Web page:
It is always a good idea to bring some water with you while exploring Mexico. But you might also want to consider bringing some mosquito repellant since our kids got quite a few mosquito bites out there. For some reason, they don’t seem to bite me or at least I don’t get a reaction from it.

You could also consider combining a visit to Playacar Mayan Ruins with a beach day. One of the best beaches in Playa del Carmen is right by the ruins, so you don’t have to go too far. Or you could check out Plaza Playacar Shopping Center close by.


Most people choose to visit only Chichén Itzá because it is the biggest and most famous one of the ruins. And it is of course a UNESCO Heritage Site too. But they should not ignore the other smaller ruins that also have many stories to tell.

A visit to some of the historical sites can be perfectly combined to a visit to a cenote, a beach or to some cute local town. And even though there are tons to do in Playa del Carmen otherwise too, a visit to the Playacar Mayan Ruins should be on everyone’s list!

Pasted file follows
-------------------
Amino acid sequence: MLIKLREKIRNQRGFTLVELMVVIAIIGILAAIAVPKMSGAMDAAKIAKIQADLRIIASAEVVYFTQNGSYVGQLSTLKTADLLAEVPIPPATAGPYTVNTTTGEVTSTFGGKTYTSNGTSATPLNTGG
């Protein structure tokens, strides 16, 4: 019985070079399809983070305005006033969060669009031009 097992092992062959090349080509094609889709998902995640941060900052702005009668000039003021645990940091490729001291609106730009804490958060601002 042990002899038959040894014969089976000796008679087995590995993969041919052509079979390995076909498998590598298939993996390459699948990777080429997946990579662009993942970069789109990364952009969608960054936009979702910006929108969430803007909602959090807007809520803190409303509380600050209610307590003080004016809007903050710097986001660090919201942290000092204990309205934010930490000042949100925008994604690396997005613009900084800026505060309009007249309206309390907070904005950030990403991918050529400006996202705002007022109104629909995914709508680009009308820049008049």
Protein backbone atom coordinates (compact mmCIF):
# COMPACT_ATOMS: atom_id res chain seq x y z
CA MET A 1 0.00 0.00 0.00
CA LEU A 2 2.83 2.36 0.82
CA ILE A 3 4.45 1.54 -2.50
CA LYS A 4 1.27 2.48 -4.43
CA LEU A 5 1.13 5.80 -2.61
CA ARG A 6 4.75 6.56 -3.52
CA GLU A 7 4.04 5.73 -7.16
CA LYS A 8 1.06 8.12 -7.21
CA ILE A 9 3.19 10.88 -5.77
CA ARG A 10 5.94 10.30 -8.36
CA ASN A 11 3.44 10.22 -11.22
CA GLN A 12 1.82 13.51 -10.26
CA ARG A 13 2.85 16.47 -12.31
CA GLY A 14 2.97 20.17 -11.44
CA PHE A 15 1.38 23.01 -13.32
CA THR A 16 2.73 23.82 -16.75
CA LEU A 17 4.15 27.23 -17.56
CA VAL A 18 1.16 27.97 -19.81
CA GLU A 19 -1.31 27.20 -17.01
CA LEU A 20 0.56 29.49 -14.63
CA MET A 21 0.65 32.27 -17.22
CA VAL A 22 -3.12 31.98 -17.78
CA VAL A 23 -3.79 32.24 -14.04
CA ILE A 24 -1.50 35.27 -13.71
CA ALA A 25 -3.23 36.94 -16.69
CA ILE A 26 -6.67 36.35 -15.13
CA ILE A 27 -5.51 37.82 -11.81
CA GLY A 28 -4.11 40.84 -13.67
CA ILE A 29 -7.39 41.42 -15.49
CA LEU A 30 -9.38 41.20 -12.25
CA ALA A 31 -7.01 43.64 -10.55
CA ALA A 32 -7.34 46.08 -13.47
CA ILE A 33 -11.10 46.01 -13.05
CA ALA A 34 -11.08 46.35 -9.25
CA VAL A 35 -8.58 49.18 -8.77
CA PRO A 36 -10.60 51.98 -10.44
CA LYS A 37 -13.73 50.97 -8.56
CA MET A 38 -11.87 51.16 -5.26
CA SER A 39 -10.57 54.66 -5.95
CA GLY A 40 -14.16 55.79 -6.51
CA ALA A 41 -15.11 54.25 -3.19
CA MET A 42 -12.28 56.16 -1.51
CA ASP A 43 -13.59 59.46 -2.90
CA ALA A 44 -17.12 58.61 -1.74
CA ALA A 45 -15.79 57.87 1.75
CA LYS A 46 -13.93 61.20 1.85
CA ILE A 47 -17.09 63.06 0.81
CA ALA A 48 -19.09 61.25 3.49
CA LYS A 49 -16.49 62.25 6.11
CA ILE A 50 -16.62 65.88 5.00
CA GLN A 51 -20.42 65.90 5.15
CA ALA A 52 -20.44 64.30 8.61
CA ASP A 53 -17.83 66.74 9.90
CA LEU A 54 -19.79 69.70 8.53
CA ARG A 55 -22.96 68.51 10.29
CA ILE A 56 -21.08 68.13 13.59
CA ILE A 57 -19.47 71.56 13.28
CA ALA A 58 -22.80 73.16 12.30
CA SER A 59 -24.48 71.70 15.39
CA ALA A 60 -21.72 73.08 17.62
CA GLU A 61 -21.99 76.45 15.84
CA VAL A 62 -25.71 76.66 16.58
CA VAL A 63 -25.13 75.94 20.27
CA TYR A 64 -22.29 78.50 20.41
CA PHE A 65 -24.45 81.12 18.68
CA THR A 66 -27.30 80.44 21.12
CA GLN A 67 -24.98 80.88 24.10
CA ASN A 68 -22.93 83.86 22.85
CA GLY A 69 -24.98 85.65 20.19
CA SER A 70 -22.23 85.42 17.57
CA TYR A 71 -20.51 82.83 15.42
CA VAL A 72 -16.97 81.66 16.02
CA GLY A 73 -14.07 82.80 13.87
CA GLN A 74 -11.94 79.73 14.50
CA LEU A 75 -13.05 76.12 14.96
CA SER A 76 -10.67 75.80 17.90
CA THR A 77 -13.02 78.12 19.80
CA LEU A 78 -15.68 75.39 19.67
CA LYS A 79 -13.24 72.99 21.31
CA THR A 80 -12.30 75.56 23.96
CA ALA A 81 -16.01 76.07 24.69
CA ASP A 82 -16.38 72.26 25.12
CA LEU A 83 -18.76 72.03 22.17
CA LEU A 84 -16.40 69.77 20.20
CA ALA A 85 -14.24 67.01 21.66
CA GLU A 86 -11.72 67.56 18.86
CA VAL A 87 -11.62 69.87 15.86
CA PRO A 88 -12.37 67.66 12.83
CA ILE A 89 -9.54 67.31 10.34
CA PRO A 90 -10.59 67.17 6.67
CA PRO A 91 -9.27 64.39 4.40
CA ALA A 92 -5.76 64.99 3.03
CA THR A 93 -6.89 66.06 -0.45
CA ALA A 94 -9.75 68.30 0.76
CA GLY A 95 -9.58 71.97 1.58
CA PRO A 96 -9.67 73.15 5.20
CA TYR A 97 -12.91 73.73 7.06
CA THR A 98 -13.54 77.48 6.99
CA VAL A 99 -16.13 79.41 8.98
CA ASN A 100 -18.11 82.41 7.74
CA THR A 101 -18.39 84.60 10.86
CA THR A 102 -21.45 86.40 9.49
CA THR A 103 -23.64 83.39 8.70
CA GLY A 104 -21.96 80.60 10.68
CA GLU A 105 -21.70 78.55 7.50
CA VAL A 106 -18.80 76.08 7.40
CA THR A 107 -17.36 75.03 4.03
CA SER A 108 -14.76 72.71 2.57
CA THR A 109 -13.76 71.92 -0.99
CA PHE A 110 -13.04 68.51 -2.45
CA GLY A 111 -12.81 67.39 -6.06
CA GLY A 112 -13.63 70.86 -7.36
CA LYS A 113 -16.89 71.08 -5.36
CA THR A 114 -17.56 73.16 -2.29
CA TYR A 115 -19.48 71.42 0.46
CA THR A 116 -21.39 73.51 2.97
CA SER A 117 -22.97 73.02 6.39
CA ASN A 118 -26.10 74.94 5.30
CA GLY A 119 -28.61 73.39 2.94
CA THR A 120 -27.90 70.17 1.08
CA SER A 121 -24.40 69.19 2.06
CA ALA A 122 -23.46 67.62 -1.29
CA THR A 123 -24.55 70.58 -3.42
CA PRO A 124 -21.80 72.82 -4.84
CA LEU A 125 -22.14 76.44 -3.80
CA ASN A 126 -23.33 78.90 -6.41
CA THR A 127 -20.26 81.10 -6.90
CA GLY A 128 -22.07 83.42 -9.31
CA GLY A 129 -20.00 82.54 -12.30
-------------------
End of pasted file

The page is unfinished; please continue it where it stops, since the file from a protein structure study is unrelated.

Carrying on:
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  1. Wow, This place would definitely be amazing for me as it has 200 Mayan sites and 80 pyramids in Yucatan alone. My favourite genre is history and would love to visit Playacar Mayan Ruins sure. Thanks for the travel information and tips to carry water and mosquito repellents.

  2. We are in Playa del Carmen right now. I read about these ruins online. It is about a 45 minute walk from our hotel so we want to make sure we can get into see them. Did the guard not ask you who you were visiting? I’m just afraid we will walk that far and not get in. Thanks for any advice

    1. Hi Terry,
      That sounds like a long walk in the sun. Maybe you could just take a taxi? Who knows, a taxi might even able to drive you all the way in. They didn’t ask us anything and I don’t think they spoke English so there was definitely a language barrier too. Good luck!

  3. I really love visiting historical sites, and this kind of ancient architectural site is so fascinating. And yet I’ve still not made it to Playa del Carmen to visit these amazing sites. Particularly great to read about sites I hadn’t heard much about, very helpful to plan a future trip, thank you!

  4. I am planning a holiday to Xcaret at Xmas and so would love to see these ruins on my trip as I think Chichen Itza is a long way from where I will be staying. The only snag is what if the guards don’t let you in? Are there any other options to see the ruins?